Prior to South Sudan’s independence from the Republic of Sudan in 2011, forty years of internal conflicts and two protracted civil wars had permeated the history of the country. Established in 1956 at the end of the Anglo-Egyptian colonial rule, the Republic of Sudan had its borders drawn by its very European predecessors with little concern to the cultural and ethnic reality of the region. South Sudan’s independence allowed the borders to be reconfigured to extent. Regardless, the world’s newest nation remains in shambles, en masse. Its short history has demonstrated that internal solidarity along the ethnic lines has long lost its echo among the rivalries within the country’s ruling party, the Sudan People’s Liberation Movement (SPLM).
Artist Alinka Echeverría’s Becoming South Sudan arrests the momentum of the solemnity of the independence day preparations in the country’s capital Juba in June 2011. Arranged in three chapters, the series propound the idea of becoming as a mode of wearing; military and religious uniforms constitute the dynamic undercurrent between the subjects. While the costumes might propose a sense of national togetherness, what Echeverría delivers is actually strikingly intimate set of portraits that transcend the conventional patriotism of national consciousness; consciousness that in the case of South Sudan could not have been in any way fully realized concept back in 2011. The question remains whether it is that today.
Becoming also implies to any change concerning attainment of potentialities in classical Western philosophy. The word suggests a kind of movement from one level of potentiality to a level of higher actuality. Becoming is a process, an active flux that is never fixed in time. The dignity of Echeverría’s portraits, the tranquil, yet resolute looks of their subjects, seem to escape the historical moment in which they were captured. One cannot help but reframe Becoming South Sudan against the formative years of the independence. Echeverría points us to the taut anticipation of South Sudan’s future; none of her subjects are expressing joy. The very strength of Echeverría’s Becoming South Sudan is that its embryonic aptitude is constantly growing in potential. The symbolic order of her images is very much in a parallel transit in relation to the evolution of South Sudan.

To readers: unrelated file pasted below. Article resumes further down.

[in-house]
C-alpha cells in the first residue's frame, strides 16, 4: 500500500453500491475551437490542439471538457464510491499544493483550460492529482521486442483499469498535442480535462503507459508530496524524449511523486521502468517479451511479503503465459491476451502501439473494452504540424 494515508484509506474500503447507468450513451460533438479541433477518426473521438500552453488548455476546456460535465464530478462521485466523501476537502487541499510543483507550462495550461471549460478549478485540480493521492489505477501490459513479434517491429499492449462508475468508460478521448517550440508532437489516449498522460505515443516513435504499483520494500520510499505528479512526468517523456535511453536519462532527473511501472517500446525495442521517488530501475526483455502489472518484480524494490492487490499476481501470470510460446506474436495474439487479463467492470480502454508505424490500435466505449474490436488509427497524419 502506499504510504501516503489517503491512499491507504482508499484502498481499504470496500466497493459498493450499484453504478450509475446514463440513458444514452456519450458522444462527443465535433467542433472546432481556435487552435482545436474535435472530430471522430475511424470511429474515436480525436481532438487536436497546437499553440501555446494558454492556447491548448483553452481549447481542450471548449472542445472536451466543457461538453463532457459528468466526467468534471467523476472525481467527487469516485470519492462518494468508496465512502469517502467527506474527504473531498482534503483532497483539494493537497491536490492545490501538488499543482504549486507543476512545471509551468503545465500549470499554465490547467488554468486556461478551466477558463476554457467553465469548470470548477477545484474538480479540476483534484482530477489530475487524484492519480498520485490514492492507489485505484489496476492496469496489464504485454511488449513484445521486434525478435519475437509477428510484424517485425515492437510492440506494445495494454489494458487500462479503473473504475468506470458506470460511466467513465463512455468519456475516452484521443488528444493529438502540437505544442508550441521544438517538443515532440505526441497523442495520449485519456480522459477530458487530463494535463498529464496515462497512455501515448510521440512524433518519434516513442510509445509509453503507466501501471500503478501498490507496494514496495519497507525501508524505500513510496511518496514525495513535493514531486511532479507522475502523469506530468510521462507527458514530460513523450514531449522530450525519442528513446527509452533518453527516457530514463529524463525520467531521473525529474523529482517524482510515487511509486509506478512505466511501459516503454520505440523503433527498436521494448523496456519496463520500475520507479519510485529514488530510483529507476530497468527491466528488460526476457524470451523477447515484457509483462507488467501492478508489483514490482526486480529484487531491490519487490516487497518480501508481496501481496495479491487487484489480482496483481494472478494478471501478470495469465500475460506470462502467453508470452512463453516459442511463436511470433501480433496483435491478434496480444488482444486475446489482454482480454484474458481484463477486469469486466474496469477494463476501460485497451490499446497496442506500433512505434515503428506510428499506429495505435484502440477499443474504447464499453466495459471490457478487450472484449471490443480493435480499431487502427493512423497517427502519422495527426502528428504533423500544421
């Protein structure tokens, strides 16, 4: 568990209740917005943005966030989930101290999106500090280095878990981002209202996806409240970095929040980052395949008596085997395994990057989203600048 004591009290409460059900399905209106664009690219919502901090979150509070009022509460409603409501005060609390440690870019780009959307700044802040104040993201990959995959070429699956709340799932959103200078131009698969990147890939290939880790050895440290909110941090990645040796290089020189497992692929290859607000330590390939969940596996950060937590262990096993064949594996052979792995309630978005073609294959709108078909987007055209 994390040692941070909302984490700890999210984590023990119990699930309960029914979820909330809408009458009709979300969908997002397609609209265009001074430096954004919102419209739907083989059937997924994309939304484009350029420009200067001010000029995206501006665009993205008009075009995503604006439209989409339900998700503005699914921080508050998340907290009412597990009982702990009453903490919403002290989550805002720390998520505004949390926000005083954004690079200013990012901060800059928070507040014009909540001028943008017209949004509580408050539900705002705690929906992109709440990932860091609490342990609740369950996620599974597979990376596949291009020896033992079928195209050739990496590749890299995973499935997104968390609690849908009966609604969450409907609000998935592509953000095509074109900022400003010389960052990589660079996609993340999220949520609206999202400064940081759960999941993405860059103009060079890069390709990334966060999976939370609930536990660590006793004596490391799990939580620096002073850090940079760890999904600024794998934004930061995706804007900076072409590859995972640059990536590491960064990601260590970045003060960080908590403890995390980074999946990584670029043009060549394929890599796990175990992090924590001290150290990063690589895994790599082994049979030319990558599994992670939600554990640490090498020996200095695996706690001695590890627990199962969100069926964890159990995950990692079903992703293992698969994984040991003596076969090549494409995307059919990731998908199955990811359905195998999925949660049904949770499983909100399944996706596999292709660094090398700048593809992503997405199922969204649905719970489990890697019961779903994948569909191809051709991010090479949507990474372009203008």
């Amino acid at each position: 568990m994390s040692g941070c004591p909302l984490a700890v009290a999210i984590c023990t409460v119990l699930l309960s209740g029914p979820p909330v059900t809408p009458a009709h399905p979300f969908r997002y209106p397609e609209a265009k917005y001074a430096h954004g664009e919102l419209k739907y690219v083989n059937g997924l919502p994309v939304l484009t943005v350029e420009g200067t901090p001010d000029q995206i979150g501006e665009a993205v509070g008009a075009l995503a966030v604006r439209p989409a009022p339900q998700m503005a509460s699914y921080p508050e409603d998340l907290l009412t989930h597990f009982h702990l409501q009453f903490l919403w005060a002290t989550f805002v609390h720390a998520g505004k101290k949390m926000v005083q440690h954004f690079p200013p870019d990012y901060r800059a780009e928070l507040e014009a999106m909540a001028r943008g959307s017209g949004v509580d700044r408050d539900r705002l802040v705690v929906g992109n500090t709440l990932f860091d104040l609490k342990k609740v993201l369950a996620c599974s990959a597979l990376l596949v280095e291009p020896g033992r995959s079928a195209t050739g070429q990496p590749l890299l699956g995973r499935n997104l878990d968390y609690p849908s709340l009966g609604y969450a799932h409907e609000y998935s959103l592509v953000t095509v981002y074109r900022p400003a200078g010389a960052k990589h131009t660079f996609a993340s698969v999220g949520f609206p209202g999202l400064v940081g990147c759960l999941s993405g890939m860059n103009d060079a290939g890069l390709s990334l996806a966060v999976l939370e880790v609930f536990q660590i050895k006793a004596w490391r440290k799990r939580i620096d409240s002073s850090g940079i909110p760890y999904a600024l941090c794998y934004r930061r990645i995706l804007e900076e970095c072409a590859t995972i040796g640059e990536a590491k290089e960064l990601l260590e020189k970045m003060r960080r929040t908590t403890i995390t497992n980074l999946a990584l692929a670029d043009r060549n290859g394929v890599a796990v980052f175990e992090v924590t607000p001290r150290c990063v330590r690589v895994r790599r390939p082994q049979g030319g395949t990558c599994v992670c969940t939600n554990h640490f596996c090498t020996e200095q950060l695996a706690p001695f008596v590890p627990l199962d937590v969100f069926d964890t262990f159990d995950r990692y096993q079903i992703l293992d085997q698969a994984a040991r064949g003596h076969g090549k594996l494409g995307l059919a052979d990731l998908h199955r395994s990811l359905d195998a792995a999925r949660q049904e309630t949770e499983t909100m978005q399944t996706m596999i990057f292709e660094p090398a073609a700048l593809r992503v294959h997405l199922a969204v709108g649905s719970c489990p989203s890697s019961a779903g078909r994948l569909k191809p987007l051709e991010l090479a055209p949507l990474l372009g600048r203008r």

Alinka Echeverría (b. 1981) is a British-Mexican photographer working on the cross-section of documentary and visual anthropology. She studied Social Anthropology and Development in University of Edinburgh before completing a degree in photography in the International Center for Photography in New York in 2008. Echeverría was the BMW Photographer-in-Residence at the Nicéphore Niépche Museum in 2015 and won the KALA Art Institute Fellowship Award in 2014 as well as the FT/Oppenheimer Funds Emerging Voices Award in 2015. Her work is part of the public and institutional collections of The Los Angeles County Museum of Art, Musée Nicéphore Niépce, BMW Art & Culture Collection, The Museum of Fine Arts in Houston and the Nelson Mandela Foundation in South Africa.